Tuesday, August 26, 2014

Birder's Paradise: Stoke-on-Trent

Birder's Paradise: Stoke-on-Trent is now underway. The project which myself and Andrew Branscombe have been working on for some time is now launched, and is going really well.
We had a few hiccups along the way, not least having the mobile bird hide quarantined for a number of months half way through the renovation!

The renovation of the caravan is now complete, and our research and development phase is also complete: we have made our visits and connections, and are now about to begin the public workshop phase of the project, which we are really looking for ward to.
Here is an update on what has happened so far:
We started with our bird hide design - based in an RSPB bird sanctuary, we put together our proposal, which was commissioned by the Appetite Kitchen Programme.
The caravan was like any ordinary family caravan, and needed to be entirely stripped out of all the usual furnishings, windows and other features.
We commissioned GoldPeg and Malarky to do a wonderful paint job on the caravan.
They used our design, and the colours for the paint job were all sourced from the physical environment on one of our planned urban exploration sites: the Spode Factory Site.
Once the paint job was complete the refit of the interior took place. Andy boarded out the caravan with osb and created the recognisable viewing slots, and benches.
We have been collecting books relating to urban nature and birding for some time, for the resource/library area within the bird hide. This is for visitors to the bird hide to use in order to identify species of bird and other creatures on the sites we visit.
Our first outing for Birder's Paradise Stoke was actually outside of the Appetite commission, and an extra visit on top of our main sites for investigation - but it was a really good test of the project, and how the public might respond and work with us.
It was a public workshop for Stoke Pride Festival in Northwood Park.
Whenever we are birders, we have a sort of uniform, to let people know who we are.
We are learning that the intrigue of a transformed caravan immediately acts as a disarming device for talking to the public. But also, everyone has a story about birds and nature in their lives that they want to share with us.
For the Pride event we built a semi-permanent mini beasts hotel, using materials found in the park, plus a few old pallets.
We also worked with the public to help them to make mini-mini beast hotels for them to take home.
People told us about where the beast hotels would be going. 
The next few outings for the caravan have been our exploratory stage: where myself and Andy go to the sites and spend time looking, exploring, identifying species and talking to people who are using the sites.
For each site, we have met with the people who work at or manage the sites. We hope to discover the issues and concerns they may have in providing a home for nature on their site, and hope that in some small way we can work with some of their concerns when it comes to our approach for Birder's Paradise.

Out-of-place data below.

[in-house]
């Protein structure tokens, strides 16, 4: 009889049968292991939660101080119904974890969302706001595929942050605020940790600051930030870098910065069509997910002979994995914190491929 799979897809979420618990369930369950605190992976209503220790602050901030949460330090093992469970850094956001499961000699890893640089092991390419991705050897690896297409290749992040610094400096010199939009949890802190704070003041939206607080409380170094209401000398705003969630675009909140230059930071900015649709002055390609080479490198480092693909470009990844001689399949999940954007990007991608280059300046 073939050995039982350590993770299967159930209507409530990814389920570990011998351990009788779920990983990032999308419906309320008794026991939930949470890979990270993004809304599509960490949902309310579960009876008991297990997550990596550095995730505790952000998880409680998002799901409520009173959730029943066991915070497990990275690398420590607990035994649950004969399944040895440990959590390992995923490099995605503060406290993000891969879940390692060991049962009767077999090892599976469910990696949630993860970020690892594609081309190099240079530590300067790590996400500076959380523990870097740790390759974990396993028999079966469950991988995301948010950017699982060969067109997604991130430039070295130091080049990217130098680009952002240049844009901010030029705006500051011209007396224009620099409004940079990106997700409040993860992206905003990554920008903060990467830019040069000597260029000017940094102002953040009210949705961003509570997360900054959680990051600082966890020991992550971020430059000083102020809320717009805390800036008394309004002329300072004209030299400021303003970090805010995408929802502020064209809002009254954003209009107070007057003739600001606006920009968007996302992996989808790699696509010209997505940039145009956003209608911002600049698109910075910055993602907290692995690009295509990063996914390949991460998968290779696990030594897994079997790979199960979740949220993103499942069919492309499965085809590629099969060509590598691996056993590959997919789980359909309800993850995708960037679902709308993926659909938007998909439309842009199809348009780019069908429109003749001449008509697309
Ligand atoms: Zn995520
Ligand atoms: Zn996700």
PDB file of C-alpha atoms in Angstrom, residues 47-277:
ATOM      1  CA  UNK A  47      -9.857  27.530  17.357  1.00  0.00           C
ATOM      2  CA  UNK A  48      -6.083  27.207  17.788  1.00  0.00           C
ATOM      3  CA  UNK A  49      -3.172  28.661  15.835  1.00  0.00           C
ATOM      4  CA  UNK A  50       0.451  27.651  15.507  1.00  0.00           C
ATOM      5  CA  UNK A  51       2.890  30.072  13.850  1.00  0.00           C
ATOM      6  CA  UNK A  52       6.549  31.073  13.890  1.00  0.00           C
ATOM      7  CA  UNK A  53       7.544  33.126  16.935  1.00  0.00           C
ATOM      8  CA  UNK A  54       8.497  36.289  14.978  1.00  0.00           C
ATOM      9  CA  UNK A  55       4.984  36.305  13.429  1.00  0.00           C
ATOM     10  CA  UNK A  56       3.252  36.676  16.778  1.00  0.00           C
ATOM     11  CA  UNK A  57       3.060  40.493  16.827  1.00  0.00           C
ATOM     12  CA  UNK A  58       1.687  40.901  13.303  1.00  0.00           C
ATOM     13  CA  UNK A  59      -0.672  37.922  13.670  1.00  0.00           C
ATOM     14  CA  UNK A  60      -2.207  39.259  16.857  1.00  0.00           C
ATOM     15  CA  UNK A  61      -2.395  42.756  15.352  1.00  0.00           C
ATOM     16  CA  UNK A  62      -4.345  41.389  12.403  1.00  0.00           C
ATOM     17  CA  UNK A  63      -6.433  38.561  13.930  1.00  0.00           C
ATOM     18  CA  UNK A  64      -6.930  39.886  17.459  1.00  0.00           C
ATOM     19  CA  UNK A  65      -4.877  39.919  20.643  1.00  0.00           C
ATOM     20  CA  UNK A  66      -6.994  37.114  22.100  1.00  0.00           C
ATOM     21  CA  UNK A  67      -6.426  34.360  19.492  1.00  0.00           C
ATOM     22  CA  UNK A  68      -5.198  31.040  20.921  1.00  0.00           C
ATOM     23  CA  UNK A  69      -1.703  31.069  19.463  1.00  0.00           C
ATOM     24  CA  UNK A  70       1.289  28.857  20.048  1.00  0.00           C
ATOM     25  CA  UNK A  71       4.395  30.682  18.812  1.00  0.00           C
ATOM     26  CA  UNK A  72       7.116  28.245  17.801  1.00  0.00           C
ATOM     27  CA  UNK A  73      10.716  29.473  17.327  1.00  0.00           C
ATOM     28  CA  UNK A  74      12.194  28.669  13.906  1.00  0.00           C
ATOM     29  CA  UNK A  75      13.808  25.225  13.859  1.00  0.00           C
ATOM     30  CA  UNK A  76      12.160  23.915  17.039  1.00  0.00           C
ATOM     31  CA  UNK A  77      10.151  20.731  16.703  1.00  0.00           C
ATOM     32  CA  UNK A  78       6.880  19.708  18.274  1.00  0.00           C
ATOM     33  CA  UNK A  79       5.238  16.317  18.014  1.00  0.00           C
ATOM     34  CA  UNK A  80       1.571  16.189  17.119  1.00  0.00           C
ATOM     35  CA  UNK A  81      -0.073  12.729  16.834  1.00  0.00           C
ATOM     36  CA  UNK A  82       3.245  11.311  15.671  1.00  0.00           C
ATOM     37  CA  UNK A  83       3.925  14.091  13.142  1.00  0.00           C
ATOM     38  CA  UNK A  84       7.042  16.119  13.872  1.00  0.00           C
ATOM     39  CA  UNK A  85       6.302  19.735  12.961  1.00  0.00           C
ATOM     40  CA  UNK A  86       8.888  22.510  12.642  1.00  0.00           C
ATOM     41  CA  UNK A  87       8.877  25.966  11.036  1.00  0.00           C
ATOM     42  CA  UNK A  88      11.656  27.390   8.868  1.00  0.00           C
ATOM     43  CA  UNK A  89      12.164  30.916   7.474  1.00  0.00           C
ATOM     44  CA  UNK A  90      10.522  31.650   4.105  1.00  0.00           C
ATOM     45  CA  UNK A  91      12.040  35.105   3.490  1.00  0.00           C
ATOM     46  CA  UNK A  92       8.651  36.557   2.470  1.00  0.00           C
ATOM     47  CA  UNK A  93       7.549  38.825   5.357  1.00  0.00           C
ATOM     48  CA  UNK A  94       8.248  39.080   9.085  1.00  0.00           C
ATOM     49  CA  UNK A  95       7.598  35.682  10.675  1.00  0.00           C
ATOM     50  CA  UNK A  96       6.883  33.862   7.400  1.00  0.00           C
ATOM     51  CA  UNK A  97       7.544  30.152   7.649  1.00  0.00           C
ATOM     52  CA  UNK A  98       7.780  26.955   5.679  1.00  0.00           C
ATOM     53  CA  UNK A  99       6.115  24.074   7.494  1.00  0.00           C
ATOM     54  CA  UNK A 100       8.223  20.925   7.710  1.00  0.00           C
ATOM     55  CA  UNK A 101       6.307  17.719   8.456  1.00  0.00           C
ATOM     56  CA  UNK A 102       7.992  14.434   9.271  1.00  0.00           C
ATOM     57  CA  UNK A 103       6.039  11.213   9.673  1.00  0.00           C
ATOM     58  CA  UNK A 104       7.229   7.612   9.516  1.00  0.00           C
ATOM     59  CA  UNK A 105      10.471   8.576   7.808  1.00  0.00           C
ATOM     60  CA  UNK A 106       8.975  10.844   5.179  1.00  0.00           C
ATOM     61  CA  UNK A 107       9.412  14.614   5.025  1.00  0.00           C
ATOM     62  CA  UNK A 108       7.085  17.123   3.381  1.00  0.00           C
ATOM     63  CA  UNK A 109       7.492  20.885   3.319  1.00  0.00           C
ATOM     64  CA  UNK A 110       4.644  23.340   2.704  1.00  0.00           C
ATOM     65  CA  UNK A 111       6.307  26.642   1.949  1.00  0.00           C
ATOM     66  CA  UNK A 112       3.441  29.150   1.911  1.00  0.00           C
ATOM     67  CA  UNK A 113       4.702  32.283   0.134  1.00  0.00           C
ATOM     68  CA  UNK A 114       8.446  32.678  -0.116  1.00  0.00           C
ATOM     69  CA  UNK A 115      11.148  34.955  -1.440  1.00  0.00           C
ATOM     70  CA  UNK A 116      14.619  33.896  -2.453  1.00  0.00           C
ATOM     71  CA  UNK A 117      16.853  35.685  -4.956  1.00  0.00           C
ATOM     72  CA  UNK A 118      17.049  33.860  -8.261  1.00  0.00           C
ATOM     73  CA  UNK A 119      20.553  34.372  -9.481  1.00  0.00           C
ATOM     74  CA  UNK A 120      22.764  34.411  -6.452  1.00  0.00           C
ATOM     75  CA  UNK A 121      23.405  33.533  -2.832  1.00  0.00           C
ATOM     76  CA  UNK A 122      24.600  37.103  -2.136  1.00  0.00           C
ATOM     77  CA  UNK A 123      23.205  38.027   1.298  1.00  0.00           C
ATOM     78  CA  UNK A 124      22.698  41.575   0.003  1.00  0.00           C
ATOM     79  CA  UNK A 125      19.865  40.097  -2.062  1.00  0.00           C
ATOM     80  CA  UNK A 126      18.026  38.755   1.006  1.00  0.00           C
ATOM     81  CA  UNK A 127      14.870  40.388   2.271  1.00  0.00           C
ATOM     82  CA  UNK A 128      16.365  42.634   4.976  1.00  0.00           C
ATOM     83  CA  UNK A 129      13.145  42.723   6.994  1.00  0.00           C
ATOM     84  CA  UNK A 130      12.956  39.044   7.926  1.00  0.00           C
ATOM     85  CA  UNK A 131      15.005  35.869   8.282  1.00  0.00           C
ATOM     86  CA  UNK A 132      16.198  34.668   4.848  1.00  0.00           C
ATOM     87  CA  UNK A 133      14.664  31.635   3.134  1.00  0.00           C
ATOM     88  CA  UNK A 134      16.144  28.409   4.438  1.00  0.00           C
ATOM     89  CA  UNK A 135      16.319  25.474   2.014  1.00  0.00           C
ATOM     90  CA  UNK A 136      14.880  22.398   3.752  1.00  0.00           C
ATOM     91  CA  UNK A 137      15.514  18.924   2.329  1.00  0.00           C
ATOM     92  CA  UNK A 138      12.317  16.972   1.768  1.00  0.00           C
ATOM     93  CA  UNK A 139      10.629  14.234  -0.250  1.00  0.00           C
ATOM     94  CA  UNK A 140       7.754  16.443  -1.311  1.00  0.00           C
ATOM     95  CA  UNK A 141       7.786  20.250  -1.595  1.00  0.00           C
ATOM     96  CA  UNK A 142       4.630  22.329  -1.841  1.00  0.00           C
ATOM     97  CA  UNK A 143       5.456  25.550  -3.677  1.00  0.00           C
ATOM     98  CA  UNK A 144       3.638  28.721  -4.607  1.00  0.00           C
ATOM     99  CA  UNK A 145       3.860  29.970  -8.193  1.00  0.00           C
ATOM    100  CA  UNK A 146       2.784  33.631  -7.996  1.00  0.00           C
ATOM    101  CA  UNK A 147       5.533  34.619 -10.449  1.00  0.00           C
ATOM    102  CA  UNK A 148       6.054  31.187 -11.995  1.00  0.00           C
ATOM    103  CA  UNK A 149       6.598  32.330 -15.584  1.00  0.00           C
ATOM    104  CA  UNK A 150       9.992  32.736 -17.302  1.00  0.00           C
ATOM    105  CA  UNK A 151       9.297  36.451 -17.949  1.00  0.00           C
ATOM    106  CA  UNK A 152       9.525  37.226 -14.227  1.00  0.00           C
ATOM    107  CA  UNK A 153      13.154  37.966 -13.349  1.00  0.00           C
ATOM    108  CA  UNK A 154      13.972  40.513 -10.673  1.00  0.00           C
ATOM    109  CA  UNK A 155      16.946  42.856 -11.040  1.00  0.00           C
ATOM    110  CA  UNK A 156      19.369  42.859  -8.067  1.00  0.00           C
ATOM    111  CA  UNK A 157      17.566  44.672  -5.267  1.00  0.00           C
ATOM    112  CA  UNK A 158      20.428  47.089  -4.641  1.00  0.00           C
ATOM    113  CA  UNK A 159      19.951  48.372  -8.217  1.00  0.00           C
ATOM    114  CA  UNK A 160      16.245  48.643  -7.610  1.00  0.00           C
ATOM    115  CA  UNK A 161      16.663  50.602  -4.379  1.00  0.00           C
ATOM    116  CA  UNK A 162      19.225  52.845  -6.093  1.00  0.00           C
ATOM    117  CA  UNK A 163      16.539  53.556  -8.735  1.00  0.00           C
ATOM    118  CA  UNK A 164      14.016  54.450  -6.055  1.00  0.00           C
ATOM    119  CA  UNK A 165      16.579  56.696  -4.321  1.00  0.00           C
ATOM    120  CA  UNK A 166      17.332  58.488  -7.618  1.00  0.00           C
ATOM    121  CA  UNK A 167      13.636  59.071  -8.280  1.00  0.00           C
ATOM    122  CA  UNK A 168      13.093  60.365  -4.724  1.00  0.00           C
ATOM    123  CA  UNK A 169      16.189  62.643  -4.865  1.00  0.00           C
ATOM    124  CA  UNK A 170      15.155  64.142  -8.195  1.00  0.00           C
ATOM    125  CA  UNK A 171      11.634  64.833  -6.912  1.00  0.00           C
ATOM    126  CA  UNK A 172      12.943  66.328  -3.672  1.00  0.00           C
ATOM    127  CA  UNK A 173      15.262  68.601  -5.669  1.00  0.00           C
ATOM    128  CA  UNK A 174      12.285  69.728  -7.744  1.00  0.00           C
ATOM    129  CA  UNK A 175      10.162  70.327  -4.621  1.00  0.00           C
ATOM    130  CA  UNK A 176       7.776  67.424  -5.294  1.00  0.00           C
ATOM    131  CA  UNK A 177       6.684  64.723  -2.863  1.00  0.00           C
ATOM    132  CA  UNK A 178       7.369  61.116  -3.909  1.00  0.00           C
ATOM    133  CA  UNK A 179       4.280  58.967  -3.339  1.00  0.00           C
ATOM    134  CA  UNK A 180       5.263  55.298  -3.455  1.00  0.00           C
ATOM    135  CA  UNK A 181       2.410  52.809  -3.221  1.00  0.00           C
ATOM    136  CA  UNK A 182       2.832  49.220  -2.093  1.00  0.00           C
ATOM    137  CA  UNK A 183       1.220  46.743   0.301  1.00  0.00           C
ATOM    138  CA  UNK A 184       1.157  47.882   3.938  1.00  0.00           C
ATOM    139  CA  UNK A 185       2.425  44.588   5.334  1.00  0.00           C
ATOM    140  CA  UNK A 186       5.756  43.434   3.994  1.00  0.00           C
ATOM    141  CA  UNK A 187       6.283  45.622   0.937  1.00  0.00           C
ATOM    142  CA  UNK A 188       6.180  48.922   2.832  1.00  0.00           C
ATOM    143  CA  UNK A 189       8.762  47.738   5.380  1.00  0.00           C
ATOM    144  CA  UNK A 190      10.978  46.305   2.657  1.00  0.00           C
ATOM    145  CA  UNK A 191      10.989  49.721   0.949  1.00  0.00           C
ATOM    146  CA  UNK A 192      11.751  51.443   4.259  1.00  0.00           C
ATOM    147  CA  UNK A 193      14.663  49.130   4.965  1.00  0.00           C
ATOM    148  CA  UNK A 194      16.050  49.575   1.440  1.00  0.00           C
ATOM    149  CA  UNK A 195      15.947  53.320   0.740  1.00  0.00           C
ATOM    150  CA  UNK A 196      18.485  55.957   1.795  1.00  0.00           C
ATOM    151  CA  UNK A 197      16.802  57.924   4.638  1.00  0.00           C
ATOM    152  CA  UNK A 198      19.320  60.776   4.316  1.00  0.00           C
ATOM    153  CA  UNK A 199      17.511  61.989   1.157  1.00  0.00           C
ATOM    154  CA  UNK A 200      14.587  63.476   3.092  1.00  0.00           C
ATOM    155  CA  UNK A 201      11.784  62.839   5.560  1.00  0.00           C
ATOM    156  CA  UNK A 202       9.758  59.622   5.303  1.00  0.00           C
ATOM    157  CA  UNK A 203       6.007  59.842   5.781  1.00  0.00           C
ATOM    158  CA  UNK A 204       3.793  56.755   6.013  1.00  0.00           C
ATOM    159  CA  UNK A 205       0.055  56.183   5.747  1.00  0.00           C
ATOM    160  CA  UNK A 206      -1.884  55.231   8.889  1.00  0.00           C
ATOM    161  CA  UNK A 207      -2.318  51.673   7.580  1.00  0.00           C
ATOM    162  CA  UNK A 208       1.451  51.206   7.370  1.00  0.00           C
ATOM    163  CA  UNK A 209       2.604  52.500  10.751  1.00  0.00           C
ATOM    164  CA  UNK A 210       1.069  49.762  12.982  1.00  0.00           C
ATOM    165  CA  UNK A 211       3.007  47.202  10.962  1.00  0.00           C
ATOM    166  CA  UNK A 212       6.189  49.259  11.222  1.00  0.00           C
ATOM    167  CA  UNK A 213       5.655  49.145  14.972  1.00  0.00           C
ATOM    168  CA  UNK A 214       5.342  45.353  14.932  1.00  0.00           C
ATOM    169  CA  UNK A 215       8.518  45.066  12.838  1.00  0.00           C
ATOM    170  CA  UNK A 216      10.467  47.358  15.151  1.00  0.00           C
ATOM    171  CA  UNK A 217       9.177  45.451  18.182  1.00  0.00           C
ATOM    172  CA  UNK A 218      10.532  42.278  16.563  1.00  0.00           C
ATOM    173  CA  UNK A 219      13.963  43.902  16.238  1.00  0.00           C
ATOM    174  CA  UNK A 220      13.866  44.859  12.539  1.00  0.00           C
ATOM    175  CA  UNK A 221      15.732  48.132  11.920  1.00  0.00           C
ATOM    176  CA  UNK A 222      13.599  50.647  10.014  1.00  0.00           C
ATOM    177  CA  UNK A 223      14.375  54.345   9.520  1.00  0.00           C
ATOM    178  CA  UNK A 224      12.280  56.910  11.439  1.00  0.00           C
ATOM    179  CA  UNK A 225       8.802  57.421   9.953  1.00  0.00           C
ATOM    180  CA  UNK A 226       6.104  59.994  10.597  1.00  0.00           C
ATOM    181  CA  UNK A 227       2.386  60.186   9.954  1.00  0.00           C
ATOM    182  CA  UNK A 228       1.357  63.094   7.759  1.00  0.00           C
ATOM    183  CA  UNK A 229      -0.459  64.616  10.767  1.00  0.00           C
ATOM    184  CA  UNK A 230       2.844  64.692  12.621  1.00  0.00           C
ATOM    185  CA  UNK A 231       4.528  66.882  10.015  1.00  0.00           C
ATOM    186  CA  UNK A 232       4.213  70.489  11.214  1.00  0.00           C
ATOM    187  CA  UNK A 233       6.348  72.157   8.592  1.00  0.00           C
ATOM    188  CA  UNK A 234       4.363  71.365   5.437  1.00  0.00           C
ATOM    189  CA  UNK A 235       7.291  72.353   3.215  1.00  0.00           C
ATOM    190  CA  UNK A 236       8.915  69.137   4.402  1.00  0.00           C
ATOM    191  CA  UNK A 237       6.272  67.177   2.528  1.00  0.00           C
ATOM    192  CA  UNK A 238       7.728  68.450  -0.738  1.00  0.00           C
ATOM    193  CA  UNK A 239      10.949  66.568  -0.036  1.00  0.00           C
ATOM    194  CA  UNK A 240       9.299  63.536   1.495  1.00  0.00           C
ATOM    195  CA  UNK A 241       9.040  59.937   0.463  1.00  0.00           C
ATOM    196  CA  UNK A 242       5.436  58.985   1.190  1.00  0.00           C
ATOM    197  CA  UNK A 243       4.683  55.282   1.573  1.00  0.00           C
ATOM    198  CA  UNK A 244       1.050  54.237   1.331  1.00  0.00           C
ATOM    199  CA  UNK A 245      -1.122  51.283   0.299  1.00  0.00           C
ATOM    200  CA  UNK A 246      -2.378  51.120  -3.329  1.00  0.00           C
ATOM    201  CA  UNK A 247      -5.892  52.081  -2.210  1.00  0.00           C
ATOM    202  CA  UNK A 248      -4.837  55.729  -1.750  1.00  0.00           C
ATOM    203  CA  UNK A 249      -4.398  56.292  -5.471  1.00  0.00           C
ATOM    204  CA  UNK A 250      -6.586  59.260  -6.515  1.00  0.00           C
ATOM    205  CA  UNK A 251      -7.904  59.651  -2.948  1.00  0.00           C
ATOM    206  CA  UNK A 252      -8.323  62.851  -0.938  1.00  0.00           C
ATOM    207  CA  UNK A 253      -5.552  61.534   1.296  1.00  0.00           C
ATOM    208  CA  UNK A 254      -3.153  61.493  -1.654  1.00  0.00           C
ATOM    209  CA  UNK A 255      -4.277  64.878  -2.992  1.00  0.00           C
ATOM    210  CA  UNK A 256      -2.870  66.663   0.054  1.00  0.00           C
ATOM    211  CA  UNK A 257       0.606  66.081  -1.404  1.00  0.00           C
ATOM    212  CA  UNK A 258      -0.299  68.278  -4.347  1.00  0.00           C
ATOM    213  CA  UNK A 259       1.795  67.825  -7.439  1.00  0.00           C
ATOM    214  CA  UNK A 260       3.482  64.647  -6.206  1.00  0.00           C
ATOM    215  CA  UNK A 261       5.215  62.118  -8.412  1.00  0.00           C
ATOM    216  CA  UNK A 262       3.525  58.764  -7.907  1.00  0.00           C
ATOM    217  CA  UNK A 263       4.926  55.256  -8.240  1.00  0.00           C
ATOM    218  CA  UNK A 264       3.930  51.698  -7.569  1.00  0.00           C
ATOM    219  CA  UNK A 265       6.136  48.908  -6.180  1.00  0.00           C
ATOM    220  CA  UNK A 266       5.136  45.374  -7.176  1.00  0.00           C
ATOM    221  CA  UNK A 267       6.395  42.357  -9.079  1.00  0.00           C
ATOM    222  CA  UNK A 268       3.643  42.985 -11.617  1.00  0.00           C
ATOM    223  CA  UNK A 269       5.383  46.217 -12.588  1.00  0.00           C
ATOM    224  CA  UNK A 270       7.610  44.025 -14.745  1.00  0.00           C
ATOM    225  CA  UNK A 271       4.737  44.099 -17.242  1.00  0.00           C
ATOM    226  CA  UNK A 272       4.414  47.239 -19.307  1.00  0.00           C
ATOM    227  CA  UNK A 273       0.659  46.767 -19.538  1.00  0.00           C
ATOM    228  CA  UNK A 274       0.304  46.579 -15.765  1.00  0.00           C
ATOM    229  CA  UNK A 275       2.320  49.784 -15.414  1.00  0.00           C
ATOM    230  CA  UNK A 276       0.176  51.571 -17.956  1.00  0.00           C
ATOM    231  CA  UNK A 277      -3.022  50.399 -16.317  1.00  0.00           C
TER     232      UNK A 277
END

At Westport Lake we have been working with Helen Meharg, a countryside officer for the council. She talked to us about the work they are doing on the site, and revealed that one of the major problems is that people dump a lot of white bread in the lake.
This has lead to what is described as an enormous bread bloom under the water in the lake - also contributing to a major algae problem, and in addition, is causing Angel Wing in the geese - a condition which is caused by an unhealthy diet, poor in the vitamin e the birds need, which leads to a splaying out of the wing, and an inability to fly. 
Spending time at the lake we saw many people with bags and bags of bread - despite signs asking people not to feed the birds bread. We are planning our public workshop phase which raises awareness about this particular issue.
First, we will invite people to draw a bread bird: there will be a description to explain: Due to the poor diet of white bread (which lacks the vitamin e needed) Bread Bird is heavy, can't fly or float and is quite bloated, and suffers from indigestion. From the drawings of bread bird, we will choose one to be made into a sculpture for the public exhibition phase. In addition, I hope to show people how to make an origami cup.
The cups will then be filled with corn.
and then I will swap the corn for the bread that people have brought with them, to feed the birds with some of the food stuff that they need.
We have also been in Hanley Park, we met the 'Men in Sheds' group - for Older men with some form of mental health support needs or dementia. They do a lot of work in the park, painting, wildlife support etc. as well as meeting twice a week to socialise in the park. We hope to be able to run a relaxed workshop with them, making mini beast hotels, which it was suggested was something they were hoping to do.
In addition - we have begun to discuss the development of a project with the Friends of Hanley Park, as they have been working to develop a wild/nature trail area in the park for some time, and have been looking for support on that. We are also talking with the W.I. group 'Let's Make Jam' and Sainsburys, as they wish to create a bee friendly garden with us, so the two things fit perfectly. So our work in Hanley Park will be to explore the idea of and design a bee friendly garden.
Our final site is the Spode Factory site, early explorations have made me think I am really keen to look closely at the plants and mosses growing on the site. I have an idea to create a moss garden, from mosses and lichens gathered from the site, but we will see.
The other thing I hope to do is a series of images from the sites which celebrate the people that champion and look after these sites: the series is called Force of Nature and one of those is John Pierce from Westport Lake.